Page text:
I shudder to think of the first winters for those who arrived here one, two or three hundred years ago; the harsh winters with which Canada’s first nations people were already very well acquainted. When we have a lot of snow and bitterly cold temperatures now, we can at least count on heated homes and cars, well-stocked fridges, and closets full of warm clothing; the roughest winter might be an inconvenience, but it seldom presents any real hardship to us.
In July, now, winter is far from our minds – and I hate to remind you of it but imagine being in Canada in the winter without those luxuries – without central heating and enclosed transportation. Your family gets sick; your animals are dying; the crops you sow may or may not produce enough food to last the winter, depending on how the weather is during the summer. How easy it must have been for those earliest immigrants to wish they had never come, to stop believing and stop hoping.
In some way or another, most believers will have times in our lives when we lose hope, when we struggle to really believe, even long-time believers struggle to hold on to their faith during trials and the blows that life always seems to throw at us when we’re least expecting it. There are so many things in life that can slowly eat away at our faith in God. Often, we can’t even understand why these hopeless situations have happened to us. We think we have done everything right; everything we thought we were supposed to do; and yet, we find ourselves in a situation that feels hopeless.
Faith is to continue to hope right at the point where our understanding stops. Faith is to hope in God, and not in our own abilities, and not in the circumstances of our situation – to hope in God despite our situation.
Paul’s description of Abraham’s faith, though, goes deeper than simply an account of heroic trust in the face of impossible odds. What Paul is saying is that in Abraham’s faith – faith in YHWH, the one true God, which is Christian faith – in that kind of faith our lives are at their most abundant, regardless of our circumstances. Right at the point when all hope seems lost is when a believer, a person with faith, is enabled to see what a genuine, full human life is like when entrusted into God’s hands.
What Paul tells us by reminding us of the experience of Abraham and Sarah is that our God is the God of hope, because He is the God of new beginnings and new life. Paul says that Abraham’s faith was “reckoned to him as righteousness” – in other words, Abraham was found acceptable before God by trusting in God to set him right. And likewise, says verse 24, “it will be reckoned to us who believe in Him who raised up Jesus our Lord from the dead...”
Paul knows, of course, that it isn’t the faith of Abraham alone that gives us hope against hope. Abraham was a signpost, pointing us to another time in history when God would act definitively to bring about new life when all seemed hopeless. Abraham pointed humanity to the beginning of a long and winding road, not to the ultimate goal. The goal, of course, was reached in Jesus Christ and in the events of His death and resurrection. This was God’s ultimate act of restoring hope where all seemed hopeless, of giving new life where “his body was as good as dead” – except, of course, that Jesus’ body was not just “as good as dead” – it was fully dead; and even that was no match for our Almighty God’s power to restore life and hope.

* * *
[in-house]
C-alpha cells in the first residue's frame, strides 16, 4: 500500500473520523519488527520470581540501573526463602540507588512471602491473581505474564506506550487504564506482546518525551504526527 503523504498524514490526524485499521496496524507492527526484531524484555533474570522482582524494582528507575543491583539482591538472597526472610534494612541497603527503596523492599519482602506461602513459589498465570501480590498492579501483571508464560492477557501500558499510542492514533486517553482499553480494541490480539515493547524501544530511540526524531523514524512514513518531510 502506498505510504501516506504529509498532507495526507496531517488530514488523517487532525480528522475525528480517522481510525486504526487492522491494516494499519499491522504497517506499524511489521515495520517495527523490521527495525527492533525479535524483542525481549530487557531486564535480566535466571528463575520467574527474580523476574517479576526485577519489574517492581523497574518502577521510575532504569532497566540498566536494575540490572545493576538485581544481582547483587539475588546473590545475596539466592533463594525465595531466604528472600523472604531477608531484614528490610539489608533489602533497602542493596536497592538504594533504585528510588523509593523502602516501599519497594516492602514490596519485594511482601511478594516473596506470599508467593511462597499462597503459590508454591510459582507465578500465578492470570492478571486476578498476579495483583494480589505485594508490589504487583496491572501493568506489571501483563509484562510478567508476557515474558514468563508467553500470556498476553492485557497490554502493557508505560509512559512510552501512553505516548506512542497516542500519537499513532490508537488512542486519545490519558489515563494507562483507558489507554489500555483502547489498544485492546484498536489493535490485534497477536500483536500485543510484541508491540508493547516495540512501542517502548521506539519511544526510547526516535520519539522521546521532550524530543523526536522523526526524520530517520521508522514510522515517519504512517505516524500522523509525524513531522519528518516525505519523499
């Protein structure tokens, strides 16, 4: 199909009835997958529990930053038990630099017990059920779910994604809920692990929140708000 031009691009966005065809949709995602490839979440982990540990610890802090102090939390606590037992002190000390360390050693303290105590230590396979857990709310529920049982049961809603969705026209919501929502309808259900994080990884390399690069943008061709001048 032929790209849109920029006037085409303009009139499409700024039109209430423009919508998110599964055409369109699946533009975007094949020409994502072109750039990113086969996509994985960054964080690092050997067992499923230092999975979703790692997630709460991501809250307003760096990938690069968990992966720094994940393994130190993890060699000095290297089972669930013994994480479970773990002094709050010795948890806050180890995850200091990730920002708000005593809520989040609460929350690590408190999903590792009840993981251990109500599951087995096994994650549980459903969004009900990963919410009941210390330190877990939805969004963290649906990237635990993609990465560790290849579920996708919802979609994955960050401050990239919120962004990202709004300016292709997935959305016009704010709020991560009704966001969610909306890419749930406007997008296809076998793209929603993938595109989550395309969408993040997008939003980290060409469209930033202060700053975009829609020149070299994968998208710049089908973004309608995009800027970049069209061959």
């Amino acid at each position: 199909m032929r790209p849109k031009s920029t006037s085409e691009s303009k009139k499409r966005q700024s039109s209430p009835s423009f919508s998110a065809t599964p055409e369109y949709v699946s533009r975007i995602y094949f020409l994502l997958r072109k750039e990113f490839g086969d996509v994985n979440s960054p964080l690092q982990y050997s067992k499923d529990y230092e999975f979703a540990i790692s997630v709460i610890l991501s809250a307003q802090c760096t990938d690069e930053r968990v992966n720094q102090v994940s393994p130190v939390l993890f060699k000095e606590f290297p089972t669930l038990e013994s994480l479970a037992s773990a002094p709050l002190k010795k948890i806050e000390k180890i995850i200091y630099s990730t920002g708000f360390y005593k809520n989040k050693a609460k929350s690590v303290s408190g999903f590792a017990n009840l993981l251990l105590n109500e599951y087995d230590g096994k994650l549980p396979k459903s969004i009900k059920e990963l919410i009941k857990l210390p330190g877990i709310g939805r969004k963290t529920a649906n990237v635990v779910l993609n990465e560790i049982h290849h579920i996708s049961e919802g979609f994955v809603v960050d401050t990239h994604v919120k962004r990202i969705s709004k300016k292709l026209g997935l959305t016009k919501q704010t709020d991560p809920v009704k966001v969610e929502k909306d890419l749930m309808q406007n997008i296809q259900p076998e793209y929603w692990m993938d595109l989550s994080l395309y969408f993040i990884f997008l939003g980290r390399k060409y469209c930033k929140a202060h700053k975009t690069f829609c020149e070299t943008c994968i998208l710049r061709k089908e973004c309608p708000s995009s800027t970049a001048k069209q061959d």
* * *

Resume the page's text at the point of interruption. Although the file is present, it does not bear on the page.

And if God can do all this – cause an old, barren woman to produce life, and can raise a man from the grave to live again – can He not also bring new life to those parts of our own lives that seem hopeless? V. 16 “For this reason it depends on faith, in order that the promise may rest on grace and be guaranteed to all his descendants…to those who share the faith of Abraham.”
Like Abraham’s faith that God would give life as He had promised, we as Christians believe that God continues to give life to us, where it seems impossible; that God will bring abundant life to those areas of our lives that seem hopeless. We believe that God raised Jesus from the dead. This is a recognition that God is God, that our life and the life of the whole world are in His hands, that He has already begun to redeem His creation and make it new, and that He invites us to trust Him and to go with Him.
If Abraham’s faith was finally vindicated in Jesus Christ, then ours has been too. Hopelessness has been defeated in a decisive way, once and for all. God has sent His own Son to restore hope to all who believe in Him. Those who believe in Jesus Christ, in God’s Son, are assured that we are people of the covenant. The single world-wide family promised to Abraham centuries ago includes us. We are God’s people, and for this we have every reason for hoping against hope. Amen.